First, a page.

FCC Chairman Michael K. Powell has long championed a “facilities-based” approach to foster the development of a competitive local phone market. Powell has been persuaded by the Baby Bells that owners of communications networks cannot be expected to invest in new technology and infrastructure if they are forced to share their facilities with competitors.

SBC Chairman Ed Whitacre told The Times late last year that the current rules are “like McDonald’s cooking a hamburger and Burger King being able to buy it for a nickel and putting their name on it. It’s exactly the same thing. No business, no matter how large, can do that for very long.”

But Powell faces opposition from commissioners Jonathan Steven Adelstein and Michael Copps, the two Democrats on the FCC. Powell also may face resistance from fellow Republican Kevin J. Martin, who is said to be concerned about the potential effect a rule change would have on states’ ability to regulate local phone service.


Critics say the FCC’s plans would increase local phone rates and derail the growing competition for local phone service, which has heated up over the last two years. During that time, AT&T;, WorldCom and several of the nation’s big cable companies have captured about 12% of the local phone market -- nearly 10 million customers.

“The problem with using your own facilities is that you cannot connect the wires in an economic or efficient way” to the Bells’ network, said Leonard J. Cali, director of government relations at AT&T;, which opposes the change.

FCC staffers believe their plan can help reinvigorate the telephone equipment market and perhaps jump-start new technologies such as using the Internet to handle voice calls.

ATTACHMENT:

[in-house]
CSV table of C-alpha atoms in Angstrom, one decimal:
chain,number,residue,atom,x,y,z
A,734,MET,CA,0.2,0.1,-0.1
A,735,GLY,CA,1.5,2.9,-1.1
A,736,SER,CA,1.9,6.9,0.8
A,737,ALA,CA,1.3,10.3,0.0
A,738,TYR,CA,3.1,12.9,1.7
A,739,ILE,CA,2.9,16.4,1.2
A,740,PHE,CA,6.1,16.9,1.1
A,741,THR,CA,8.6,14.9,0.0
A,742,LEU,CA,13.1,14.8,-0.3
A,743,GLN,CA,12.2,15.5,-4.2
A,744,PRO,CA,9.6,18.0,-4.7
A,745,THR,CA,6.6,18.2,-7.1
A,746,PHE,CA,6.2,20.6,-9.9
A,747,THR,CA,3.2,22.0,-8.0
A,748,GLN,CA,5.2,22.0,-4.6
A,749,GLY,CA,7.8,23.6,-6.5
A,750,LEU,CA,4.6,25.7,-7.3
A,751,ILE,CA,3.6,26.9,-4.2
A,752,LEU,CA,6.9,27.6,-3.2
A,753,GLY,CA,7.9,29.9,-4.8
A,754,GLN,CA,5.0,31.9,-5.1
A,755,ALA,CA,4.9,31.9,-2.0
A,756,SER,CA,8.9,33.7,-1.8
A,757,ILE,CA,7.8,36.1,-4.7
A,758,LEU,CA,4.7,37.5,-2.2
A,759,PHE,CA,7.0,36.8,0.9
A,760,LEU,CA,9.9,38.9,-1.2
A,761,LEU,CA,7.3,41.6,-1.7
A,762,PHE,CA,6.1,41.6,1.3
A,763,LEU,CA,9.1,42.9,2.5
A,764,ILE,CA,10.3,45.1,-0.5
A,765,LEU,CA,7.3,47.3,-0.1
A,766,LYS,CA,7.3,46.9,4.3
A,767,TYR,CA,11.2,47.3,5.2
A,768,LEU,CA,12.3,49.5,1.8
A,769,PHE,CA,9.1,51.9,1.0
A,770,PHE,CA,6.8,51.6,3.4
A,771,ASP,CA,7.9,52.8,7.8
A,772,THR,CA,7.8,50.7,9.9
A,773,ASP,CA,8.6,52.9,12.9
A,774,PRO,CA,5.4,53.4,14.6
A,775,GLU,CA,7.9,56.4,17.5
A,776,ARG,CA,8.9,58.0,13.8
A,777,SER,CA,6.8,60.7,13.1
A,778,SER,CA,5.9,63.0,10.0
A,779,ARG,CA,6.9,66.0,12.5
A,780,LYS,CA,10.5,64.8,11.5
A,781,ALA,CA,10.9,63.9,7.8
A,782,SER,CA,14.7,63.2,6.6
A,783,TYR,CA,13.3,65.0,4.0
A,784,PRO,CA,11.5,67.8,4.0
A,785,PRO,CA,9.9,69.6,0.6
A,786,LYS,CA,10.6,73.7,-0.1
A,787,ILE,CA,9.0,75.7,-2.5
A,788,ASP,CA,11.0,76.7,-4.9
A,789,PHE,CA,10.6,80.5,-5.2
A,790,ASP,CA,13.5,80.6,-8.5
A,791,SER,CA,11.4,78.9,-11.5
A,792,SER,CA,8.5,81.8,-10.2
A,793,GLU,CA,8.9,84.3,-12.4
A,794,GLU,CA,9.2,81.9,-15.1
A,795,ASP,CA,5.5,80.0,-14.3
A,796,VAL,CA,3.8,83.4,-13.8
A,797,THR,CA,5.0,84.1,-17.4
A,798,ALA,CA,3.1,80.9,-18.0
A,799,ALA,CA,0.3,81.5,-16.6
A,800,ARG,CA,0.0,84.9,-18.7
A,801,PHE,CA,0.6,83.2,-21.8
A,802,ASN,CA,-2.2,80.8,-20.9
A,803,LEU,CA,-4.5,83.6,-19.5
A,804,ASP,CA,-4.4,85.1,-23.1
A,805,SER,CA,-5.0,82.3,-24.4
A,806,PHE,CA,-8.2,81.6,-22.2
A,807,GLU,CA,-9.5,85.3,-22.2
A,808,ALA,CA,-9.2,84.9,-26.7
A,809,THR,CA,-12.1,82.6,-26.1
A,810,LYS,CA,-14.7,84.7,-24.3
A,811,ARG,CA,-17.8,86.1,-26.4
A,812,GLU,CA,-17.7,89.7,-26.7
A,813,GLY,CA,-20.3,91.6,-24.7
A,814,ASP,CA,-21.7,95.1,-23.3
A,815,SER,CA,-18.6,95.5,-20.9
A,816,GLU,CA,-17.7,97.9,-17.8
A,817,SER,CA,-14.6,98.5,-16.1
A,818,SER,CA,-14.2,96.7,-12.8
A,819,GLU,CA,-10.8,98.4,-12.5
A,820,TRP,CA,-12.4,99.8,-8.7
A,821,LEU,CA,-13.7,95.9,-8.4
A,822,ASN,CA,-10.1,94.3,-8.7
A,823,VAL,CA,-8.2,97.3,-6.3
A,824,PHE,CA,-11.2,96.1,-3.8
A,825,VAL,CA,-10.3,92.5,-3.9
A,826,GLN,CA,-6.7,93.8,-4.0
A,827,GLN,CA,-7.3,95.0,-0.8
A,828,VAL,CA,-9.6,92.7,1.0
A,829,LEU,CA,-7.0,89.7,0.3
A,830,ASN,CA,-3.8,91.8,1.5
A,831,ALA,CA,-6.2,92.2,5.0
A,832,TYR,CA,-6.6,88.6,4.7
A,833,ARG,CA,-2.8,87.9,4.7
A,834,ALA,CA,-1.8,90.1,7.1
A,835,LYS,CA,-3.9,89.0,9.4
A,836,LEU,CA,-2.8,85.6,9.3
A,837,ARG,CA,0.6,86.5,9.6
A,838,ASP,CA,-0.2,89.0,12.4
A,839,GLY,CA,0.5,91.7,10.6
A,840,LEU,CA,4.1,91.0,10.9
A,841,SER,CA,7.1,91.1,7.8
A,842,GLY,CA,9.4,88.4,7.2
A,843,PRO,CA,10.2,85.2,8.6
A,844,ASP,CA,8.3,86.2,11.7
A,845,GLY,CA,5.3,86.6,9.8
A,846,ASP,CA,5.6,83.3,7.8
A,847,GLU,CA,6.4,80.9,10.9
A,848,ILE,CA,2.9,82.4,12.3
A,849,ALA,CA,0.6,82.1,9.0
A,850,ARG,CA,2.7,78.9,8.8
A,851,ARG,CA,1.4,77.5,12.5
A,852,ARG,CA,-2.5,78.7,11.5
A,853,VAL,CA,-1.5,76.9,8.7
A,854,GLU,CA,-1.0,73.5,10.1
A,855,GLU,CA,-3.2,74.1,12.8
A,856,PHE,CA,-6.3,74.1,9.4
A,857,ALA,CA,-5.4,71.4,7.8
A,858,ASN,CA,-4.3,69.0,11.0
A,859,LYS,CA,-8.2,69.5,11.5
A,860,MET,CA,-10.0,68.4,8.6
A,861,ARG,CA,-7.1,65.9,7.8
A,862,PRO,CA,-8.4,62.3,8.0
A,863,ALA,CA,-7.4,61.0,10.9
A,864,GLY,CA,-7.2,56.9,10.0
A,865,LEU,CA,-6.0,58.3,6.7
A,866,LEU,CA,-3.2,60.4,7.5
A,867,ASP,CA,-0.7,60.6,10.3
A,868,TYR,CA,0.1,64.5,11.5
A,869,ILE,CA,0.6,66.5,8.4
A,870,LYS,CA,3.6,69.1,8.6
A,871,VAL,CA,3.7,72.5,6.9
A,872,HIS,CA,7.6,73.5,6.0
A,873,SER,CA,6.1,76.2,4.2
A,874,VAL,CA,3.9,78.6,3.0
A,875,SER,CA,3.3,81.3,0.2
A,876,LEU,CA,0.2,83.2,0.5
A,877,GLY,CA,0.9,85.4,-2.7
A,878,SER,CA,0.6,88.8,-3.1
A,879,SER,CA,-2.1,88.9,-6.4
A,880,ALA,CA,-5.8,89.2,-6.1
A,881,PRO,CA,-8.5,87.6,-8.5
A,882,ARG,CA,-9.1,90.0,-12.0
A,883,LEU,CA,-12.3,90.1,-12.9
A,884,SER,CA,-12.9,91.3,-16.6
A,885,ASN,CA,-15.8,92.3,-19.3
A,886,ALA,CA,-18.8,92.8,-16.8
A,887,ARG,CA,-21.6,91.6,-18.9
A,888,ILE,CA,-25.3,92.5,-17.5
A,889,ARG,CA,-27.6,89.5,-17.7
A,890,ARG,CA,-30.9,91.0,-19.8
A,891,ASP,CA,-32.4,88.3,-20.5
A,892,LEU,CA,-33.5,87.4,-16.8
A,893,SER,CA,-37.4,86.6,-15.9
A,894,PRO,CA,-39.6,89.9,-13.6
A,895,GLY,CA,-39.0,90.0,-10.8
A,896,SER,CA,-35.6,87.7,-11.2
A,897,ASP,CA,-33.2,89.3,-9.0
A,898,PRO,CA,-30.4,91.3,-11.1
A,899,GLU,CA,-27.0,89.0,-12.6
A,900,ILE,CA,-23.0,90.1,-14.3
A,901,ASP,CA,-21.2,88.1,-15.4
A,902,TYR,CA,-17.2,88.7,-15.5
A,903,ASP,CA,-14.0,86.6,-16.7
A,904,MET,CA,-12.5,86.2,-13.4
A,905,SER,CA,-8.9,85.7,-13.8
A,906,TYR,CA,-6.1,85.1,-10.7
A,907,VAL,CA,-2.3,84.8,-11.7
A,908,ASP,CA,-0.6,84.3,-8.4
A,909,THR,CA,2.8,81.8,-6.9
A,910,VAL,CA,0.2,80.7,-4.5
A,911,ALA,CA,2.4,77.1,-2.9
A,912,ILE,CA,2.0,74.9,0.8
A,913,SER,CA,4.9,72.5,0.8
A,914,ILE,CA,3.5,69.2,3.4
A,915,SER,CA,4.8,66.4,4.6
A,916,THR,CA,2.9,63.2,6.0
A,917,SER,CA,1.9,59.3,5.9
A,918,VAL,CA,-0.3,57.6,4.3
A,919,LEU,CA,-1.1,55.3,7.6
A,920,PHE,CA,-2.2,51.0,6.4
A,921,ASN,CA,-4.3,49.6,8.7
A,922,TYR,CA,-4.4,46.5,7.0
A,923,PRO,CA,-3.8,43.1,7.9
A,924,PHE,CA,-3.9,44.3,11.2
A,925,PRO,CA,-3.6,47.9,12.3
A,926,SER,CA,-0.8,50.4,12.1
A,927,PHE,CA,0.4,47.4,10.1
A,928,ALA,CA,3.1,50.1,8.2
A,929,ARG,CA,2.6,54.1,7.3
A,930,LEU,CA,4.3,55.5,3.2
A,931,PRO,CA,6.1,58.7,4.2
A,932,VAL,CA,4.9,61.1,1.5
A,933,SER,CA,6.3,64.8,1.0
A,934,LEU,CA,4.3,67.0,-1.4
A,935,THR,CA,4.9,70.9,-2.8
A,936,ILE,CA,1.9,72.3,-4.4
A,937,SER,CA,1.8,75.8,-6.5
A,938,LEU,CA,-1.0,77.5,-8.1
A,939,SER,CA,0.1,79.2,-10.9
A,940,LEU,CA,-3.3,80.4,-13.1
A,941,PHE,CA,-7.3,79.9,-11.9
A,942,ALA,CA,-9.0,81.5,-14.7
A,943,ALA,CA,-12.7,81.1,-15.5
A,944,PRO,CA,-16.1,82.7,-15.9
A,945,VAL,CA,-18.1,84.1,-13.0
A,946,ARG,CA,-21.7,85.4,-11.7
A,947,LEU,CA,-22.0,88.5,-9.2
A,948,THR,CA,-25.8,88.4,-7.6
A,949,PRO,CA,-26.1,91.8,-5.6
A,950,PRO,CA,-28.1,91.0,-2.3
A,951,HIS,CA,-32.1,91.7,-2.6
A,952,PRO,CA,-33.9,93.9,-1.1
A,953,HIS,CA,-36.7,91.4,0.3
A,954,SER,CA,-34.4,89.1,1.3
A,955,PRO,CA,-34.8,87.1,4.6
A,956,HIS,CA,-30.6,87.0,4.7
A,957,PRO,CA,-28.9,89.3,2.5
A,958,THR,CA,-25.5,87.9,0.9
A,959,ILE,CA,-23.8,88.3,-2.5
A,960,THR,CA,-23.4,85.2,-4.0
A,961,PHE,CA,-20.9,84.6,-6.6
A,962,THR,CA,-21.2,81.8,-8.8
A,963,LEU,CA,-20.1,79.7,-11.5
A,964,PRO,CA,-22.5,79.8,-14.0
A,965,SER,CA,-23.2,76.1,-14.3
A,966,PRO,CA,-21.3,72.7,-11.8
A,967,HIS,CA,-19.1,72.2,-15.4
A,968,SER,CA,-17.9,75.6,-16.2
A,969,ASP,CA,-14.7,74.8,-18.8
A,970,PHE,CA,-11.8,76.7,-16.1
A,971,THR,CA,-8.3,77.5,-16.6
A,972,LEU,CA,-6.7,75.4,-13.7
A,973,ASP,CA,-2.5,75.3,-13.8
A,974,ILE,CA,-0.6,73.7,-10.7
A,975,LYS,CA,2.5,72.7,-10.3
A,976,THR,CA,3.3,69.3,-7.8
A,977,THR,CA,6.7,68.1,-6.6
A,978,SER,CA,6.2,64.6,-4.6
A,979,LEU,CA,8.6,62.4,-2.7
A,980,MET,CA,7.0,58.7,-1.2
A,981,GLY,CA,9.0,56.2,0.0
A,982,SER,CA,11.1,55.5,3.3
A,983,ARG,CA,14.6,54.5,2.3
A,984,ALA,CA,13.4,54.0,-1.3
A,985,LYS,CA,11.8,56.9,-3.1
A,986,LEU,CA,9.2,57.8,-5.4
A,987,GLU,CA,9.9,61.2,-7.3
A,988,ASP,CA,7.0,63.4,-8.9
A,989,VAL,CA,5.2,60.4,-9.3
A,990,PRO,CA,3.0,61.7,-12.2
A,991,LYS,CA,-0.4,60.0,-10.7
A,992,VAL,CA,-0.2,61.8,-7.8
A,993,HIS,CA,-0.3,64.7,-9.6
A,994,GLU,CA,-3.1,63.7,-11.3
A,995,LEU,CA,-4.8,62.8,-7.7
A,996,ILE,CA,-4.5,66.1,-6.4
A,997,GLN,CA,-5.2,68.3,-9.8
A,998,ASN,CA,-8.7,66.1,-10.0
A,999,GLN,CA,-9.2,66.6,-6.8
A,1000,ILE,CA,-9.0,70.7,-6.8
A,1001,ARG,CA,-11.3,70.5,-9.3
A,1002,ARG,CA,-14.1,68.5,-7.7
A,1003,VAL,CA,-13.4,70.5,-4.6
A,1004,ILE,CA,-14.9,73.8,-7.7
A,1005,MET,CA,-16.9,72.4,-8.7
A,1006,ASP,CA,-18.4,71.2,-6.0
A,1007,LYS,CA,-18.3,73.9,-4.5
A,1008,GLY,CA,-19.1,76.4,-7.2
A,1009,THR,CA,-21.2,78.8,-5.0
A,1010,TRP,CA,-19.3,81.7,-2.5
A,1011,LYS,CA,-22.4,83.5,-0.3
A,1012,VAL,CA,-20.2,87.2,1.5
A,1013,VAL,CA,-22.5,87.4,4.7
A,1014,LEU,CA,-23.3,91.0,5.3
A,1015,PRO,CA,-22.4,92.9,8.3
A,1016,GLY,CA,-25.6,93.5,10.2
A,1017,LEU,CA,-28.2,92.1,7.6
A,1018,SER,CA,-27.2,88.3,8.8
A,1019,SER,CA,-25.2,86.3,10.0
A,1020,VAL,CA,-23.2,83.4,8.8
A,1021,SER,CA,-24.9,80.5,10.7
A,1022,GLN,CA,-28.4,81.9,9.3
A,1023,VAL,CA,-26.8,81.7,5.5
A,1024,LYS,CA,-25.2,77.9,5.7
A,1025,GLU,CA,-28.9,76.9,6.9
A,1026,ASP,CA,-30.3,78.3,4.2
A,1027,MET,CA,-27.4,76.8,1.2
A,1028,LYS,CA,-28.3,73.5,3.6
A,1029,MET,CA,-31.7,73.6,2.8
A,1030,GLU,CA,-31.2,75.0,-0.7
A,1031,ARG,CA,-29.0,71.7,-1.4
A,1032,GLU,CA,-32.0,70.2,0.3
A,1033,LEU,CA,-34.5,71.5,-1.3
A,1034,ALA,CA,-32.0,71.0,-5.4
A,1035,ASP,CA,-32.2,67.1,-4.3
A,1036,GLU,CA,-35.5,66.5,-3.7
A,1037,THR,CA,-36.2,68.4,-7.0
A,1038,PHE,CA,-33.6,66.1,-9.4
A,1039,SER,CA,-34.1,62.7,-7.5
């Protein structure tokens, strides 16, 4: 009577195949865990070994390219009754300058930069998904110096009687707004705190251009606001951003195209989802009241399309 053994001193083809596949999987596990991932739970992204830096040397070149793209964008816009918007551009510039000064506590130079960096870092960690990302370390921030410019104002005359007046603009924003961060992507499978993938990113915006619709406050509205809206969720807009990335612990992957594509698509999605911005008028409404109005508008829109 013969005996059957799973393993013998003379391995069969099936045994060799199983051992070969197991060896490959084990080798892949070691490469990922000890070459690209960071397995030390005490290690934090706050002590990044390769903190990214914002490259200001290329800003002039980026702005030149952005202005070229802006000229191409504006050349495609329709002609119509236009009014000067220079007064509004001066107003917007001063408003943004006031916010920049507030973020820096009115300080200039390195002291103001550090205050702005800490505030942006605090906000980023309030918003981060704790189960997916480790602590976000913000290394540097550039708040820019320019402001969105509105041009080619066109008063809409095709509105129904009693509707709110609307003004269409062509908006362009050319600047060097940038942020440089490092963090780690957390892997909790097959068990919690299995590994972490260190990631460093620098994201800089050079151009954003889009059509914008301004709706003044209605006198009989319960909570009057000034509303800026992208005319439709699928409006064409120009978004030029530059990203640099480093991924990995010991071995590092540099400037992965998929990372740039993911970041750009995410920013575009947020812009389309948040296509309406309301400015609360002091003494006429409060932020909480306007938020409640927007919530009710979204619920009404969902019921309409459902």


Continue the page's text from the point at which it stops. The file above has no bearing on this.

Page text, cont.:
“Carriers for the most part are still relying on traditional technologies to handle voice traffic,” said Chris Nicoll, a vice president at Current Analysis, a Dulles, Va.-based technology research firm. But businesses, he noted, are moving to voice over the Internet, “and this could accelerate that trend.”

The Bells already have seen their bread-and-butter local phone business struggle amid the nation’s economic woes.

Congress believed it had laid the foundation for robust local phone competition in 1996 when it passed the landmark Telecommunications Act. Among other things, the measure required the Baby Bells to open their networks to competitors that would provide local phone service and high-speed Internet access.


But the Bells spent years fighting the law in court and lobbying the FCC and state utility regulators to ease compliance.

Shares of SBC rose $2.31 to $31.19 and BellSouth Corp. climbed $2.13 to $29.25. Qwest Communications International Inc., which also has a local network, rose 55 cents to $5.93. Verizon Communications Inc., the biggest local phone company in the country, gained $3.62 to $44.07. AT&T; fell 18 cents to $27.48. All trade on the New York Stock Exchange.

Lucent Technologies Inc., the largest U.S. maker of telephone equipment, rose 9 cents to $1.54, and Nortel Networks rose 17 cents to $2.02, both on the NYSE. Cisco Systems Inc. rose 29 cents to $14.20 on Nasdaq.